Amadeus: Piano Man

After achieving platinum status with his first mainstream release off the Cradle to the Grave soundtrack, Antwan “Amadeus” Thompson became more than just your ordinary, run of the mill producer. A musician since the tender age of eight, Amadeus has proven that hard work and individuality are the keys to success. Having produced tracks for […]

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After achieving platinum status with his first mainstream release off the Cradle to the Grave soundtrack, Antwan “Amadeus” Thompson became more than just your ordinary, run of the mill producer. A musician since the tender age of eight, Amadeus has proven that hard work and individuality are the keys to success.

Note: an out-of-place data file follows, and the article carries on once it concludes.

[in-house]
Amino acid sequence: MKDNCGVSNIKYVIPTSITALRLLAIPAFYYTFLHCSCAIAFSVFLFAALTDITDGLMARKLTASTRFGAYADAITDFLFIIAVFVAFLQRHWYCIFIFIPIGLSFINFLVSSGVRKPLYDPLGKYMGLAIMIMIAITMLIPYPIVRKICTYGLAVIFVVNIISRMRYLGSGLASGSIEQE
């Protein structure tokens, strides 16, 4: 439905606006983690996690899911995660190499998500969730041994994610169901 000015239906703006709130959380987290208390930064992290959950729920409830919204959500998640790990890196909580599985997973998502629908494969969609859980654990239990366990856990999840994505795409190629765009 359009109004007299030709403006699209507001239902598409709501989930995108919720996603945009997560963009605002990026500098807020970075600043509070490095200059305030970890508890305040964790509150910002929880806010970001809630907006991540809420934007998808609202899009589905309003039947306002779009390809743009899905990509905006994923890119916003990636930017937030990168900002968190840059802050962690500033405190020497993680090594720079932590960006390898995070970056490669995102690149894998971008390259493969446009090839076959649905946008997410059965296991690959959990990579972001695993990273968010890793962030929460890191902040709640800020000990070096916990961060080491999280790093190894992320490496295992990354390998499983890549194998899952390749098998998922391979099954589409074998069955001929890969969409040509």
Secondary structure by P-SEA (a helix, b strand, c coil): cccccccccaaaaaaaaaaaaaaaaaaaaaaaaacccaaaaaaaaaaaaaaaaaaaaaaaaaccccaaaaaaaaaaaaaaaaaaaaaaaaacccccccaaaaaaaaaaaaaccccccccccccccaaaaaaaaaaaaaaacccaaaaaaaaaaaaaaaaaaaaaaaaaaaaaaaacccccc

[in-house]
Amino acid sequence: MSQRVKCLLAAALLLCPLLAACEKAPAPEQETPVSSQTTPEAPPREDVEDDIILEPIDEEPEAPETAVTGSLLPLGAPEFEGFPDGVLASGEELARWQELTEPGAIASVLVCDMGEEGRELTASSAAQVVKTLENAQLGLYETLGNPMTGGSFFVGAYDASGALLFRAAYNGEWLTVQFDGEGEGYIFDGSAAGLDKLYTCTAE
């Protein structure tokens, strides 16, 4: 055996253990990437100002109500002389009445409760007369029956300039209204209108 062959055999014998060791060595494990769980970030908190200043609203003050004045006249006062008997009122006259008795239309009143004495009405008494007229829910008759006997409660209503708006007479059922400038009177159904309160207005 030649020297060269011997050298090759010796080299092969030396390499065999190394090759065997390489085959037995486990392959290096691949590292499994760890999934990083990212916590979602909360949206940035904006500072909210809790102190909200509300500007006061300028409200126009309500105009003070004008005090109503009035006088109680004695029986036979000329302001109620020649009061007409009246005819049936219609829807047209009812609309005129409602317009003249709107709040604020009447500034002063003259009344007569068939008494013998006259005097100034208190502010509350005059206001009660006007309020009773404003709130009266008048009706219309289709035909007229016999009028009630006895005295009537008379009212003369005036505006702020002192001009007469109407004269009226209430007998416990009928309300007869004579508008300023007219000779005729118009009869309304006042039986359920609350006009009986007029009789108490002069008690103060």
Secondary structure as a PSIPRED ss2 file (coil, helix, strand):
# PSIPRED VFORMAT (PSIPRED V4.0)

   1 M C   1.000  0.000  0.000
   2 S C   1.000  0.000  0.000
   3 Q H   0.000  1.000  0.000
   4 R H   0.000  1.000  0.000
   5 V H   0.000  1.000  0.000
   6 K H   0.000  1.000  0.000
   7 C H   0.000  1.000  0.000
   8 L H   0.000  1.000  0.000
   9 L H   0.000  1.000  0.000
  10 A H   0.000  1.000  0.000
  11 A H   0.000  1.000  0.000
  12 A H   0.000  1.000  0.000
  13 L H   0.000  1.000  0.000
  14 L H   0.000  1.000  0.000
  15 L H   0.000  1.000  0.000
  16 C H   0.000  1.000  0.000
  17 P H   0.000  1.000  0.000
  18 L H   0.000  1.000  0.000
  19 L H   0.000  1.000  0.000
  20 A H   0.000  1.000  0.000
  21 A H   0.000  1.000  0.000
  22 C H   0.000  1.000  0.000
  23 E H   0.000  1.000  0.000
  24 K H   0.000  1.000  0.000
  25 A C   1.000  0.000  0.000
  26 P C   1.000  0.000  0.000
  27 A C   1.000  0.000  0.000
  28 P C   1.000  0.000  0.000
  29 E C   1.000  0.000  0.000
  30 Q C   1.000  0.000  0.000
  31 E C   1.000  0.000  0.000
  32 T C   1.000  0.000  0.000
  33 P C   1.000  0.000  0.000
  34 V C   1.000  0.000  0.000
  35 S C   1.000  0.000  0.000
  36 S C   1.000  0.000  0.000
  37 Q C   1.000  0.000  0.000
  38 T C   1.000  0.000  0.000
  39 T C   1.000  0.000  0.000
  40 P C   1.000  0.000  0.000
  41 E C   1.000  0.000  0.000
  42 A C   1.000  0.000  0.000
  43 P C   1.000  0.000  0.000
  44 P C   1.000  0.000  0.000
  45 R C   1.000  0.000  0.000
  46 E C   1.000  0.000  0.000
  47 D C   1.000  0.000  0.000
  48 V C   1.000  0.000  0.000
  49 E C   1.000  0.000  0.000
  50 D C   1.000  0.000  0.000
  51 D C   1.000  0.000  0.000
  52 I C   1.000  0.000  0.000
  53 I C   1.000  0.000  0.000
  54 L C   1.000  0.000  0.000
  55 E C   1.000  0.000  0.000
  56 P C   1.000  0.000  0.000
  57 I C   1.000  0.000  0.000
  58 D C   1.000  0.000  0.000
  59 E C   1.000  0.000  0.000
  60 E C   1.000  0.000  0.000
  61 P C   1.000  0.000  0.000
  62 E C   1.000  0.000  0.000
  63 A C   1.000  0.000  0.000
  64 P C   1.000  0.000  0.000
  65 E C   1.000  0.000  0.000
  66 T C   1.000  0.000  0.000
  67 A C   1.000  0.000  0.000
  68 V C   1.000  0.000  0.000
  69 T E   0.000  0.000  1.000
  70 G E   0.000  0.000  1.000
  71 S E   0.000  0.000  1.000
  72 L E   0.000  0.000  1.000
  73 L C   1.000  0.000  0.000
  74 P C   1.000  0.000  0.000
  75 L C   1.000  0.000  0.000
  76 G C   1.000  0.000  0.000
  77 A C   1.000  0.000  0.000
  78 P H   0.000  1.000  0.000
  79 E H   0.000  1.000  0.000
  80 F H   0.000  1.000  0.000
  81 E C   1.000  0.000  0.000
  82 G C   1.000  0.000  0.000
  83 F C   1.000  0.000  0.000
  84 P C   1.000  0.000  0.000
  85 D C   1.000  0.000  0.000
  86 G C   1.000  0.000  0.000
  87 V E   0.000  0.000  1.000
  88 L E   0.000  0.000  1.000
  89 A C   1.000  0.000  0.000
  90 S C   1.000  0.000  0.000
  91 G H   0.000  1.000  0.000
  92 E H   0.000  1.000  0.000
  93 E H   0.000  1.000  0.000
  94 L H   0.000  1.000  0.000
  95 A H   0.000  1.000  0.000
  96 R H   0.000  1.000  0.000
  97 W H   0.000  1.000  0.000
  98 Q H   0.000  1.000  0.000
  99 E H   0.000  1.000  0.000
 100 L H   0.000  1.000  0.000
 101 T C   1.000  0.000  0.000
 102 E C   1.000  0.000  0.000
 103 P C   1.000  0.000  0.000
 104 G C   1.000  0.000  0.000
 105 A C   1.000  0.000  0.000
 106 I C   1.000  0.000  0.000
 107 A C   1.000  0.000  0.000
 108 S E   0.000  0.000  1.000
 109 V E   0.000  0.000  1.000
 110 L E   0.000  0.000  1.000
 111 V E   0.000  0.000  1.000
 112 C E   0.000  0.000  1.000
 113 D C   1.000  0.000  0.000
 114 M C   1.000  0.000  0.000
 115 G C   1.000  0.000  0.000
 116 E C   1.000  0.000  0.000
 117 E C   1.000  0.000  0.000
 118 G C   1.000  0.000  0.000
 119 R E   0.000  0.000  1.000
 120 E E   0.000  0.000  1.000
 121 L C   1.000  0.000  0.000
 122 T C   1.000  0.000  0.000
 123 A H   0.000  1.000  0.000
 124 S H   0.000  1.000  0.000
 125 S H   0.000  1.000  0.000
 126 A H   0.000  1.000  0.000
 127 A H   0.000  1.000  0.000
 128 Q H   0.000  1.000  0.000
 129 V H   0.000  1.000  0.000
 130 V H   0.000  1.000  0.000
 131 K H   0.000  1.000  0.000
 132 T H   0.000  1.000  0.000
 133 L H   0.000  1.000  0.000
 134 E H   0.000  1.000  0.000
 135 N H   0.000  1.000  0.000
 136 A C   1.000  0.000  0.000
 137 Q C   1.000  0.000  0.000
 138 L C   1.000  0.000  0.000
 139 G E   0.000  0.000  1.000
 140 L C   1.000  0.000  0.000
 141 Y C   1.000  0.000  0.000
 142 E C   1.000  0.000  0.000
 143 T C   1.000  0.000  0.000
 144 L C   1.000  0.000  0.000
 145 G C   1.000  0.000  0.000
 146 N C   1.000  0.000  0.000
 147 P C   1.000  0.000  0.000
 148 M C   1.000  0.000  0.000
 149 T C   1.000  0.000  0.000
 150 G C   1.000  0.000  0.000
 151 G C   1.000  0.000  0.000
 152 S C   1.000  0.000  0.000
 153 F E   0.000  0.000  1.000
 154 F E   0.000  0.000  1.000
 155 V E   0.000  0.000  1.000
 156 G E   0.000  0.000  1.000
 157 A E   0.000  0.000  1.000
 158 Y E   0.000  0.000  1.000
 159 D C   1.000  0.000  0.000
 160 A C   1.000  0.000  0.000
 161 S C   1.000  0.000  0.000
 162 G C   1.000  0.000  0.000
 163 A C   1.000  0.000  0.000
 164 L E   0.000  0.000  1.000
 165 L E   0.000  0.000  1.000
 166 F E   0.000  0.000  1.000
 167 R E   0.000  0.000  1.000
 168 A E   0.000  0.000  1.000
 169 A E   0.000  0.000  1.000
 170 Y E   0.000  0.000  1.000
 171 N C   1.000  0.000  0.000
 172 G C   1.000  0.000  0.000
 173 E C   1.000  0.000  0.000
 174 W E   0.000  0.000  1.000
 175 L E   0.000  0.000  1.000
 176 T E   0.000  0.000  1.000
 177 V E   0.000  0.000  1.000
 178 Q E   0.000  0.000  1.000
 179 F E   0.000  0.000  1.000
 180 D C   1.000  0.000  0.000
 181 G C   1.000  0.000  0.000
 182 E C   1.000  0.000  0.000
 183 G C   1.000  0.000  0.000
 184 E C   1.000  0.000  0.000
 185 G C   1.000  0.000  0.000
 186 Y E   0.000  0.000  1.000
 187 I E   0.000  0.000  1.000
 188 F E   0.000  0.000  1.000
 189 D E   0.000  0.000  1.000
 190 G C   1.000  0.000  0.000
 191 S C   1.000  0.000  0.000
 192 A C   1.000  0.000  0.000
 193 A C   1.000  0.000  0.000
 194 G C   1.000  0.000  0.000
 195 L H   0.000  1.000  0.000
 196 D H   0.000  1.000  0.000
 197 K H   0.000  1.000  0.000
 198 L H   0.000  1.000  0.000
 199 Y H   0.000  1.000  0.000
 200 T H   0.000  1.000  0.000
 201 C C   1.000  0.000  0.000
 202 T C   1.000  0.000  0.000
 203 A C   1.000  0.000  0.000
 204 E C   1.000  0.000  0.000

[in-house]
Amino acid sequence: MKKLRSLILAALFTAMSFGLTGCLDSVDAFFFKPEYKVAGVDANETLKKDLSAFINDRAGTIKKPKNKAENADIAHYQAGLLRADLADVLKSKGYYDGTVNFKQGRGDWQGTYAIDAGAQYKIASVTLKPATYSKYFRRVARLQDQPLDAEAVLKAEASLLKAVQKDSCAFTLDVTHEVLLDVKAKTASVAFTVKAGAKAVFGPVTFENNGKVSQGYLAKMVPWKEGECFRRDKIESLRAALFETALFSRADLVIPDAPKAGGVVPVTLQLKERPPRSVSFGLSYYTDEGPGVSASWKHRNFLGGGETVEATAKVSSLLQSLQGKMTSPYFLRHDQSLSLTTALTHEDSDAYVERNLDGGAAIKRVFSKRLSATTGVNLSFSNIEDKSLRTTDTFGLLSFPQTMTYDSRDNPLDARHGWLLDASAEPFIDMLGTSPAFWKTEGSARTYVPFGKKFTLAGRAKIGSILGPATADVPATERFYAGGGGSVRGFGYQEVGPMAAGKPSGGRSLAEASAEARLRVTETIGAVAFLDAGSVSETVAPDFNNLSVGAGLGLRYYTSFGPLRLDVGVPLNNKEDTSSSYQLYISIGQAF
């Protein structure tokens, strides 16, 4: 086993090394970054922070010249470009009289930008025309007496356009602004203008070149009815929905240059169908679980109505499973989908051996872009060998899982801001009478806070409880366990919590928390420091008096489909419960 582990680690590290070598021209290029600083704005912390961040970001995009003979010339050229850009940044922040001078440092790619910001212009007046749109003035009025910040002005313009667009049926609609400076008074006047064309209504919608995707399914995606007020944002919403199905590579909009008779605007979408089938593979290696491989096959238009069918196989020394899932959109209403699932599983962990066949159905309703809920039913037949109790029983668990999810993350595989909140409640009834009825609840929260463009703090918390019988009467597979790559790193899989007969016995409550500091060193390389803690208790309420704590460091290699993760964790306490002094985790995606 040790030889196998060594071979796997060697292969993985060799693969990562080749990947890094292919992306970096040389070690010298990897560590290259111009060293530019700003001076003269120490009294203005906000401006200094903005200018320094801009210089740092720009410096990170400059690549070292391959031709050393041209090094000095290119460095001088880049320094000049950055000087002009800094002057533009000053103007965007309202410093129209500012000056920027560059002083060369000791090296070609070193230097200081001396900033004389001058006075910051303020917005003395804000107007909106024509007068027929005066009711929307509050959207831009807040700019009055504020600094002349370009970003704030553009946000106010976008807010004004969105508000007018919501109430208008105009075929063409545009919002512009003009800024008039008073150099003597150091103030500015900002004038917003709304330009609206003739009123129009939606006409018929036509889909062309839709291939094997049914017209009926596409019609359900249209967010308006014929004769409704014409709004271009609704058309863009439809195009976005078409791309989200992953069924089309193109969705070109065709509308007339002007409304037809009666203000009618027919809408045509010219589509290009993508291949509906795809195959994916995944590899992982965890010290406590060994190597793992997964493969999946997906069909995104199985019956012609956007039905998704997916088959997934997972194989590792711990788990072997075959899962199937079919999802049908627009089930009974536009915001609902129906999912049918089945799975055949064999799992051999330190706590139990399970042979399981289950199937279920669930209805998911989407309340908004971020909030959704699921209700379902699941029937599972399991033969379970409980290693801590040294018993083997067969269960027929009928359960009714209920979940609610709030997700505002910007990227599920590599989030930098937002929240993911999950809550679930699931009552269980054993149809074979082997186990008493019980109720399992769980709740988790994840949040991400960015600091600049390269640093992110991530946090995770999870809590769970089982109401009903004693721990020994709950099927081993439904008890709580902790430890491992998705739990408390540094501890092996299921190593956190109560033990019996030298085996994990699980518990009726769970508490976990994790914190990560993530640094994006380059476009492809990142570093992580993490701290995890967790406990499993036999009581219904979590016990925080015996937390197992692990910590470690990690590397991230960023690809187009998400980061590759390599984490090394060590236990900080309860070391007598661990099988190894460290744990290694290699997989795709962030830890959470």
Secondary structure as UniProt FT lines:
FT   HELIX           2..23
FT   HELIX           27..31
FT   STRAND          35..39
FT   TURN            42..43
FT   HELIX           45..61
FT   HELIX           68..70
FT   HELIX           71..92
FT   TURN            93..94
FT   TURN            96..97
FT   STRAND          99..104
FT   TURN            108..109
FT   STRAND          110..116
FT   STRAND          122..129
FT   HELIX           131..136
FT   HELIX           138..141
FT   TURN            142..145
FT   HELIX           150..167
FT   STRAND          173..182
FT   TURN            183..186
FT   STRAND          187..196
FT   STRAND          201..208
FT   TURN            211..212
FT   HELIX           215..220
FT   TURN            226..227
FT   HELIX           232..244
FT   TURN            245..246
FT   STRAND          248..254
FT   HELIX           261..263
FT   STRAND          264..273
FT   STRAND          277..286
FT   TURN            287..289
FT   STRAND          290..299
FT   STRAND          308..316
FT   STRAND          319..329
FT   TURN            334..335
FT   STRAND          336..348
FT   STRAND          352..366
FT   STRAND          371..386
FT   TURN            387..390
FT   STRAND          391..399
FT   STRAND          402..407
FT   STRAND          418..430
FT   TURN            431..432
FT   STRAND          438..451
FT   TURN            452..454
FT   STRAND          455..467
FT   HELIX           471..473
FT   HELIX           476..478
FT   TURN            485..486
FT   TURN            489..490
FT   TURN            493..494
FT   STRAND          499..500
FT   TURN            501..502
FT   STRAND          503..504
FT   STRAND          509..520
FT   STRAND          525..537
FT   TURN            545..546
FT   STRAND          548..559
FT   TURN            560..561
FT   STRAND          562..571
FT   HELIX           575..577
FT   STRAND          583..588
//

Having produced tracks for some of the biggest names in Hip-Hop, from Camron to Talib Kweli, Amadeus is steady on his grind and shows no signs of slowing down. We hopped on the grind too and chopped it up with the extraordinary producer as he discussed his philanthropic efforts and gears up for the launch of his new sneaker, the release of Mike Jones’ sophomore album, and the introduction of Platinum Boy Records to the world. It’s good to finally speak to you.  How are you?Amadeus: I’m good, can’t complain. I’ve been doing some work with this non-profit I started. That’s what’s up. Tell me a little about the organization…Amadeus: It’s a non-profit organization I started last year, called Making A Difference (MAD), to give back to the community and to the youth. There are so many young people out there searching for themselves or something, but there aren’t enough outlets and people to help them get started.  That’s something I want to give them. We have had a few events to get things going.  We had one in November. I had Lil’ Mo, Remy Ma, some Bad Boy [Records] producers, and a lot of different folks come out just to talk to the kids and get them motivated. This year, I wanted to do something different.  Kids out here want to be producers, rappers, singers, writers, and don’t know much about the business. I wanted to inform them about important aspects they should know about. So I recently had an event at my church where I had BET come out, attorneys, artists…just to speak about the different aspects of the business, in their entirety. Any particular reason why you decided to do it in a church?Amadeus: You know, I started instrumentation at school in like the fourth grade.  I took drums and piano all throughout junior high to high school, but at the age of 15 I went to church and heard the music department and was blown away.  It kind of inspired me to pursue music more seriously, and I became a musician at my church by the age of 16.  And to this day, I’m still there as a musician- church drummer; and no matter how successful I get, I remember where God has brought me, so I ain’t goin’ nowhere.  So I just wanted to do something different and not just give back to the community, but give back to the church as well. That’s very admirable. You always hear that Hip-Hop is the devil’s music, and talk about the evil messages and that sort of thing.  As a spiritual individual, what is your particular view on that?Amadeus: I used to get that a lot in the past, but even back then I would say “Listen, I’m not the rapper, or writing the lyrics that could possibly be making you feel a certain way. I’m the guy behind the scenes making the music, and I don’t have the power to stop someone from expressing themselves musically.” And as far as the church, of course I love music and I have a passion for this, but it’s also my job.  Just like a sanitation worker or a banker, I ask them, “How is what you’re doing glorifying God?” I compare what I do to that same thing. This is what I do, I make beats for a living, but it doesn’t change who I am. So that’s my whole thing with church and Hip-Hop music. Good point. The kid should be a preacher. [Laughs] I know you’ve been busy with various production projects lately as well.  What do you have coming up?Amadeus: Yeah, I just completed three new songs for Mike Jones’ new album- one featuring Pimp C and Lil’ Mo, one featuring Trey Songz, and one featuring Slim Thug and Lil’ Flip. What’s crazy was that I initially started out doing nine songs, but you know sample clearances didn’t go through and he was dealing with not getting the people he wanted on [the album] in time. He wanted Mary J. [Blige] and a few other people. I did a track on Fabolous’ new joint, featuring Lil’ Mo, called “What Should I Do?” I also produced Lil Mo’s new single “Sometimes I.” There are two versions, one with Jim Jones and one with Fabolous. I produced about four to five records for Papoose. I just did a joint for Young Chris from Young Gunz, featuring Lil’ Wayne. I did a song for Freeway’s new album. In previous interviews you’ve said that you’ve enjoyed working with Mike Jones.  What is it about working with him that’s so different and exciting?Amadeus: I’m glad you asked that question. He’s probably one of the artists I’ve enjoyed working with the most. He’s very passionate about music and expressing himself. He’s a real genuine dude, really hands on with his project.  I emailed him last December saying “Merry Christmas.”  He wrote back, “Merry Christmas. Send me some beats.” [Laughs] He’s just really dope.  And he really stepped his game up on this album, lyrically.  You know, the last album was that whole “Mike Jones, Who?” stuff. He’s still doing that, but he definitely has more in depth joints on this one. You also did some work on Marcus Houston’s latest album, The Veteran and have worked with Lil’ Mo on several other projects. Being so emerged in raw Hip-Hop and battle records, how do projects like this peak your interest? Amadeus: It’s funny because I don’t really separate the music. I just call it all music. And I create totally off of feelings, so however I’m feeling that day is what you’re going to get.  Someone might call and say they want an up-tempo track, and I may not be in that kind of mood. They probably won’t get that track for like a week or two. I have to feel the music. But really, as long as the track is melodic, you can do anything. You can have a Hip-Hop or R&B record with the right melody. It’s funny how the lines that used to separate genres are steadily becoming non-existent.  Music is just music.Amadeus: That’s true. Everything is Pop now, for real. Very true. Subsequently, it seems like you just keep hearing the same thing on the radio, because since there are no lines or barriers anymore, everything just meshes together.  Do you even listen to the radio? Amadeus: I used to listen to the radio, but since I moved upstate I don’t get Hot97 and stuff really clearly.  It’s cool though, ‘cause it gives you more enthusiasm to create your own sound and not imitate what you hear.  Like the Young Joc song [“It’s Going Down”], not taking anything from him, but the track has like three instrument sounds and some drums, and it’s a hit.  But I would feel bad doing something like that, because I feel like I am a musician and I have a responsibility with that, you know? But music is music. It’s all about expression, so I would never take anything away from what’s going on right now.  I mean, if it knocks, it knocks. Like, people are knocking R. Kelly’s new album, but I think it’s alright. At the end of the day, no one can just stay on top. He had his time where every song he had ladies were just like “ahh” and we were like “yeah, that’s dope,” ‘cause ya’ll were lovin’ it.  But you kind of have to go where the times are sometimes.  He’s just trying to adapt, to me, which sometimes you have to do to stay afloat. Being in the game for so long, having had platinum records, do you feel a sense of accomplishment, or do you feel like the grind is just as serious and as grimy as when you were breaking into the industry? Amadeus: I mean, now it’s kind of scary. The business side of it is scary as far as like getting paid on time for records and getting the appropriate amounts that producers are asking for. People don’t want to pay anymore. And that’s insane because you can’t cut back on people that are getting you where you need to be musically.  The grind is harder now, there is a lot of competition-well, not all of it is competition.  There are a lot of quick fix producers, who are just hopping on albums because they made a track that sounds like someone else’s track. The grind just changes, or at least it has for me. I have a family now. You don’t just do it for the drop-top Bentley or to say, “Yeah, I’m on such and such’s album.” You do it to get the mortgage paid, to get your son or daughter through college, you know? I feel like the world of writing, deejaying and producing is one of the grimiest in the business right now. With copyright infringement cases left and right, and ghost producing becoming a big deal, there are just so many shady things going on.  How do those things affect your work?Amadeus:  You know, I’ve never been in a situation where I’ve ghost produced, but I’ve been in positions where I’ve sent tracks to more established producers and they asked if they could push it and give me half the credit. I actually sent some of my stuff to this very well-respected producer in the business right now, and he wanted like eight tracks, which is dope. I bet you want to know who I’m talking about don’t you? You know it!Amadeus: Nah, I won’t say. I don’t want to jinx it, but the dude is hot. And I’m cool with that, as long as it’s done properly. I have young producers under my wing, and I believe in giving credit where credit is It seems like the safest thing right now is to be an in-house producer at a major label, huh?Amadeus: Yeah, it’s safe. And I mean, if you can be an in-house producer for a major label you get first dibs on their albums. So the moment Jay says that he’s ready to record a new record, the in-house producers get to get to him first, before he goes outside.  Plus, you can attach the name of the label to your work, which can help you get where you need to be. You can be dope, but if you ain’t attached to someone that’s poppin’, it kind of slows you down. You and Damon Dash have been working together lately. Tell me about that.Amadeus: Yeah, Dame and I are working together on the Amadeus Platinum Boy Sneaker, with Pro Keds. We are working on trying to release it in ‘08 You have a lot going on over there. So tell me what a typical day in the life of Antwan Thompson is like, and does it differ from the life of Amadeus?Amadeus: Wow! What’s funny is that the majority of it is Amadeus. You really don’t get Antwan Thompson too often.  I do separate the two, so it’s funny. I feel like I’m two people. When I wake up in the morning, with my son and my wife, I’m Antwan, but when they leave at eight or nine in the morning, Amadeus is on.  I immediately go to my Blackberry to see what’s going on.  Then I work on beats all day until I’m burnt out, mentally. Another day could be a day where I’m emailing and making phone calls all day, following up on tracks. Another day could be me at church practicing the drums. Is that Amadeus too?Amadeus: Nah, that’s Antwan. I’m behind the drums, and the boy is hot too. [Laughs]  Well whomever you choose to be, make it happen.  We need more people like you in the industry. Amadeus: That’s what Platinum Boy Music Inc. is all about.  We have two artists right now, one R&B singer, Tiffany Myn’on, and a rap artist by the name of Ravenus. Plus we have two producers signed to Platinum Boy Music- Buda Da Future and Cito.  We are trying to make moves in this music game, for real.